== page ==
Schaffer Library of Drug Policy

The Origins of Cannabis Prohibition in California

by Dale H. Gieringer
Early History Of Cannabis In California
The First Stirrings Of Cannabis Prohibition
The Advent of Marijuana
Conclusion: Prohibition a Bureaucratic Initiative
State & Local Marijuana Laws, Pre-1933
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Page 15

However, hashish was reputed by medical journals to be a common cause of insanity in the Middle East, where it was sometimes linked to homicide and death.58

Still, nothing could compare with the frightful, though scientifically unjustified, reputation of Mexican “marihuana” for producing madness, violence and death. The explanation lies in the fact that marijuana was widely considered to be a lower-class drug in Mexico. By the turn of the century, it had come to be associated chiefly with delinquents and freelance soldiers, which naturally enhanced its reputation for promoting violence. 59 According to a report from the Mexican Herald published in the LA Times: 60

Marihuana is a weed used only by people of the lower class and sometimes by soldiers, but those who make larger use of it are prisoners sentenced in long terms…

The drug leaves of marihuana, alone or mixed with tobacco, make the smoker wilder than a wild beast…Everything, the smokers say, takes the shape of a monster, and men look like devils. They begin to fight, and of course, everything smashed is a "monster" killed…

People who smoke marihuana finally lose their mind and never recover it, but their brains dry up and they die, most of the time suddenly.

Marihuana was used by troops in the Mexican revolution of 1910-20, whence it is said to have infected American troops along the border. 61 Popular legend would have it that it was especially popular with the notorious raiders of Pancho Villa, whose anthem, La Cucaracha, contained a celebrated verse about marihuana.62 Villa himself did not drink, smoke, or use drugs, and was praised for closing down liquor stores, but his views on marihuana have not been recorded. 63 No doubt, marihuana was used by Mexican soldiers of all stripes, although contemporary journalistic evidence is scanty.64

58 Dr. A.W. Hoisholt, of the State Asylum for the Insane in Stockton, noted a British report on “Insanity from the Abuse of Indian Hemp,” in Occidental Medical Times 8:197 (1894). Hasheesh was said to be the “most frequent cause of lunacy in Egypt”: F.W. Sandwith, “Insanity from the Abuse of Indian Hemp,” Occidental Medical Times 3:142 (1889).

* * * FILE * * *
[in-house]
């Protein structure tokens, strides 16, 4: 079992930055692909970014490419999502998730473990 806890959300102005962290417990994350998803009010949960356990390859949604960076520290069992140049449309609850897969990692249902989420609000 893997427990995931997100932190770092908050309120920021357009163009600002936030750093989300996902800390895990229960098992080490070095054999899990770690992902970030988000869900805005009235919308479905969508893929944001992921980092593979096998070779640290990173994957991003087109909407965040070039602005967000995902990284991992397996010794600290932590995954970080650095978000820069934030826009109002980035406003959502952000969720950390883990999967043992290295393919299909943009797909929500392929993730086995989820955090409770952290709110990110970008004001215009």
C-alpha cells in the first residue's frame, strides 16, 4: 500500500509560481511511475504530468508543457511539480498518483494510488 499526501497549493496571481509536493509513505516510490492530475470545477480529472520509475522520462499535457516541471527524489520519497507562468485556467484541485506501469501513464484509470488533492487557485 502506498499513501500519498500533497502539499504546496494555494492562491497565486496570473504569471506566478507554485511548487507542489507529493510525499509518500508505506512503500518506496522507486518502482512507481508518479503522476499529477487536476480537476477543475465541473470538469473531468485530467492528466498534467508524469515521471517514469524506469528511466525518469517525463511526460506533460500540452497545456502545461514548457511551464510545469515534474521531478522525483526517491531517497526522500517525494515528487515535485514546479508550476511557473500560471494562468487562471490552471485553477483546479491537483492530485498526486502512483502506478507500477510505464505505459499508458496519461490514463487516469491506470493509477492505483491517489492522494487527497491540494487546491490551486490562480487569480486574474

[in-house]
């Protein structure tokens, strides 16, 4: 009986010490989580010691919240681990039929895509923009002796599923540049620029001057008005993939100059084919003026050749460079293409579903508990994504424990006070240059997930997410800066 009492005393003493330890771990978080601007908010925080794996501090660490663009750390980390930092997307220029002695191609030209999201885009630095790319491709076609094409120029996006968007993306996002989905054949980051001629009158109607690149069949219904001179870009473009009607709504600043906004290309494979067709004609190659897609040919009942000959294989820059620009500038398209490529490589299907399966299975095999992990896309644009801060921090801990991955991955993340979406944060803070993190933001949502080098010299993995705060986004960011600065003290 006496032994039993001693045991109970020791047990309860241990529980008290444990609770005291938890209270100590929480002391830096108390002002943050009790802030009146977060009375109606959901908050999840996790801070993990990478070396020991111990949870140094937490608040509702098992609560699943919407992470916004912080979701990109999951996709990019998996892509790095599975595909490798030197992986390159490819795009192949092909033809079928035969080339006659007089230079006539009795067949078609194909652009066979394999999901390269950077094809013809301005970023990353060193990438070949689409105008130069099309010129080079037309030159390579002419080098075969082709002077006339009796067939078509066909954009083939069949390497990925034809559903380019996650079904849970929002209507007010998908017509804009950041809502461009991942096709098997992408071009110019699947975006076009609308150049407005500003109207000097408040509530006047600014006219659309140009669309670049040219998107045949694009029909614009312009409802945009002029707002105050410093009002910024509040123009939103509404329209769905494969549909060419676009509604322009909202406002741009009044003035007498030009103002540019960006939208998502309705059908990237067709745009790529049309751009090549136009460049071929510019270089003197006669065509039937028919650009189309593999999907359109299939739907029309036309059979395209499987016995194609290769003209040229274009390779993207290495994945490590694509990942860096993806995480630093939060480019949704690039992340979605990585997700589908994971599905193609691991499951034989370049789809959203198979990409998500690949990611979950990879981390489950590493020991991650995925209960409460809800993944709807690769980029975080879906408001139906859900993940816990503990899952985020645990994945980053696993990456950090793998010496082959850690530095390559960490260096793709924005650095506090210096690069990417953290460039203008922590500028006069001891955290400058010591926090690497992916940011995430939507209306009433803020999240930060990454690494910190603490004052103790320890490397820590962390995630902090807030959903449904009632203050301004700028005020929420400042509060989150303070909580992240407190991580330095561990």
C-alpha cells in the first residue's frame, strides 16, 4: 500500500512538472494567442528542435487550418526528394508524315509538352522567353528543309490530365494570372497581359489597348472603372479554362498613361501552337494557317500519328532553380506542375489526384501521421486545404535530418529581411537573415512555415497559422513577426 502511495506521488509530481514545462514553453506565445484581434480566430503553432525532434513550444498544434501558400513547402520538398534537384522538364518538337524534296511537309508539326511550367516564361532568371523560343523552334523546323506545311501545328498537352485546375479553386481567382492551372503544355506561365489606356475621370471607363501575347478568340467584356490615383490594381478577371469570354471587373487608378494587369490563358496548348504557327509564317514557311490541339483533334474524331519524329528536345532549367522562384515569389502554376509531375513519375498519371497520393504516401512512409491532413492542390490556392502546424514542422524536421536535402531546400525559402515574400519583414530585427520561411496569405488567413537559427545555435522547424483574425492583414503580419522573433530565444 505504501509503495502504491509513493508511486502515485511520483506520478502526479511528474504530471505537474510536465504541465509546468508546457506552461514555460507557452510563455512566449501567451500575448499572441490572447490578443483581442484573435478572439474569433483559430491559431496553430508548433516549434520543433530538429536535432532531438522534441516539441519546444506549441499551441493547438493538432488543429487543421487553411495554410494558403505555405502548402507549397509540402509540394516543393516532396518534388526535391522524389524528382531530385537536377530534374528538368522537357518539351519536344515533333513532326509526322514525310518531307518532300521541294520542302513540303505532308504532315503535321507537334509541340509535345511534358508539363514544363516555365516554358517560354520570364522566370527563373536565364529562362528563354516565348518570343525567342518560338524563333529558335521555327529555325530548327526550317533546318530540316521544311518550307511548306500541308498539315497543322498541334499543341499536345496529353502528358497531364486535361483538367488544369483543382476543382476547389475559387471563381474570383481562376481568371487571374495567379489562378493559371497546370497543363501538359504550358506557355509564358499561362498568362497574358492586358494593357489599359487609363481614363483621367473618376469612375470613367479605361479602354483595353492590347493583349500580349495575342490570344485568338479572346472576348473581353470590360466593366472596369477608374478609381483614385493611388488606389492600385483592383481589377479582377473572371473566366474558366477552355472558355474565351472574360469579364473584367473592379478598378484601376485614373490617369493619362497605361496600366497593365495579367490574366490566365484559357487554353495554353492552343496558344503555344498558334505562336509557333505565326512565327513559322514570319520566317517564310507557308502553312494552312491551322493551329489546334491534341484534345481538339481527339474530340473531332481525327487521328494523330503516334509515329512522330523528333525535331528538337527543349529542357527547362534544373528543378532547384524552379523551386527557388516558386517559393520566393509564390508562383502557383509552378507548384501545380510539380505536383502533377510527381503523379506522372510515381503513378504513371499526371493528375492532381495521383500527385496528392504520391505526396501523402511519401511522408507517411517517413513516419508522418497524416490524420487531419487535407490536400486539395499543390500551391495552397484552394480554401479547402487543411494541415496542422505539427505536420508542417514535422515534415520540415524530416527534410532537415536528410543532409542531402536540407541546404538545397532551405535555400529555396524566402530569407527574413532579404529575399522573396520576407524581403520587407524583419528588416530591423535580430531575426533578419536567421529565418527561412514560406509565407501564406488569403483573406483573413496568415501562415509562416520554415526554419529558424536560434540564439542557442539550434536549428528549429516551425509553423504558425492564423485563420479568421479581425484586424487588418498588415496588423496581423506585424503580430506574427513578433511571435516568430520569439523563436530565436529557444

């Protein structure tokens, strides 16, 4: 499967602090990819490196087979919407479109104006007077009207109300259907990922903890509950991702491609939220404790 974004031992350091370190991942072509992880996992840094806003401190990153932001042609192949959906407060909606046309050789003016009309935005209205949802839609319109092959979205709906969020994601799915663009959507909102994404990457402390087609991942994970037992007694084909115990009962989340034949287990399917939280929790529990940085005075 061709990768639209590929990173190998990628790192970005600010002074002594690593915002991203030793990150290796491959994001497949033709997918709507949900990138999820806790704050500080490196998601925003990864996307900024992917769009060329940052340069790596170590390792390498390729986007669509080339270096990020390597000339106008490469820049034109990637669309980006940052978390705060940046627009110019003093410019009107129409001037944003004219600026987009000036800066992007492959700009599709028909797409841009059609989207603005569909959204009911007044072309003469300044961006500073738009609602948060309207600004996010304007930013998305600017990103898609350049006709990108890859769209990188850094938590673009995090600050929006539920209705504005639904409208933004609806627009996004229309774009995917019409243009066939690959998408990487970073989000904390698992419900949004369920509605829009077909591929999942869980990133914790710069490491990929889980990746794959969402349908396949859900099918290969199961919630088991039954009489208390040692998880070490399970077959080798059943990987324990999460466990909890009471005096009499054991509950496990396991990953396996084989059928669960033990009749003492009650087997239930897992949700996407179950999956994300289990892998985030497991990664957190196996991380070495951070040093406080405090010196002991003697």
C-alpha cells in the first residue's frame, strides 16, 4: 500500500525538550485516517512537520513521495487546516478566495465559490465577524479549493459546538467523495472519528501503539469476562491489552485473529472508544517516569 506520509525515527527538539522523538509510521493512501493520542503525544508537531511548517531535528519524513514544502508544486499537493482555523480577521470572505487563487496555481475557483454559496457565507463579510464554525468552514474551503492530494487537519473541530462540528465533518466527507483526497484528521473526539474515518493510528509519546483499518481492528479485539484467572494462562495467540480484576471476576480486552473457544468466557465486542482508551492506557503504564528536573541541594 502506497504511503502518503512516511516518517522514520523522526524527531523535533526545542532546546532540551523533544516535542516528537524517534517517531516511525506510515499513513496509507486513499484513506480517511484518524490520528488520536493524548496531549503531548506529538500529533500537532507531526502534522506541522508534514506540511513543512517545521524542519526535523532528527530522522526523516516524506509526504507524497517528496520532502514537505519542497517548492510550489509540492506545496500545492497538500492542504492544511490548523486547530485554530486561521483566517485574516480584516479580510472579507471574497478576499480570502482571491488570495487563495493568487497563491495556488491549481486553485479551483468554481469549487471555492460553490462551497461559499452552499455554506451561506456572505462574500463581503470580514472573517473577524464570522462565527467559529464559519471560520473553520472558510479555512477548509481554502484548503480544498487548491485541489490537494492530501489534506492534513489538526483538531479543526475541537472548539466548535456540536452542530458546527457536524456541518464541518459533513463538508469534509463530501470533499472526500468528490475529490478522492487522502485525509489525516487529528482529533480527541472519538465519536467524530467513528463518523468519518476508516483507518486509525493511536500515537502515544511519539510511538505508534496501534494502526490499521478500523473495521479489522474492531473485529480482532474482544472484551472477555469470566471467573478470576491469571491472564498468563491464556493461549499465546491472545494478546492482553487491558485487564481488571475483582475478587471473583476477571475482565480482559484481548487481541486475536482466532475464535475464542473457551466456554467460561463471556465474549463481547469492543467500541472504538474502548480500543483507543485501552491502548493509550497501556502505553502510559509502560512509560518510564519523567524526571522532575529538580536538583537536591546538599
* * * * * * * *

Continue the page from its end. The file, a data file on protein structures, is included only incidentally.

59 Ricardo Pérez Montfort, “Fragmentos de historia de las ‘drogas’ en México 1870-1920,” in Montfort, ed. Hábitos, normas y escándalo (CIESAS-Plaza y Valdés, Mexico, 1997), pp. 187 ff.

60 "Delirium or Death: Terrible Effects Produced by Certain Plants and Weeds Grown in Mexico", Los Angeles Times, Mar. 12, 1905, p. V20.

61 "One of the things to be avoided by American soldiers in Mexico is the seductive marihuana weed, which grows around Vera Cruz": "Weeds Cause Insanity," Los Angeles Times, July 1, 1914, p.18. Bonnie and Whitebread, The Marihuana Conviction, pp. 32-8; Robert P Walton, Marihuana, America's New Drug Problem (J.B. Lippincott, Philadelphia, 1938), p. 25.

62 “La cucaracha/ ya no puede caminar/ porque no tiene/ marihuana que fumar.” This verse about the "cockroach" who can't go on without marihuana has often been interpreted as a celebration of marihuana. More likely, it was a derisive satire against the reviled Mexican dictator Victoriano Huerta, the "cockroach," who was said to abuse drugs and alcohol: Isaac Campos, op.cit., pp. 161-3. For the Villista marijuana legend, see Walton, op. cit. p. 25; Ernest Abel, op. cit., p. 201; Daniel Skye, “Riding High With Pancho Villa,” High Times, April 1998, pp. 52ff.

63 Friedrich Katz, The Life and Times of Pancho Villa (Stanford University Press, CA, 1998), pp.76, 477; Ernest Otto Schuster, Pancho Villa’s Shadow (Exposition Press, NY, 1947), introduction; Louis Stevens, Here Comes Pancho Villa (Fred Stokes Co. NY, 1930), pp. 109, 111-112. Evidence of Villa's

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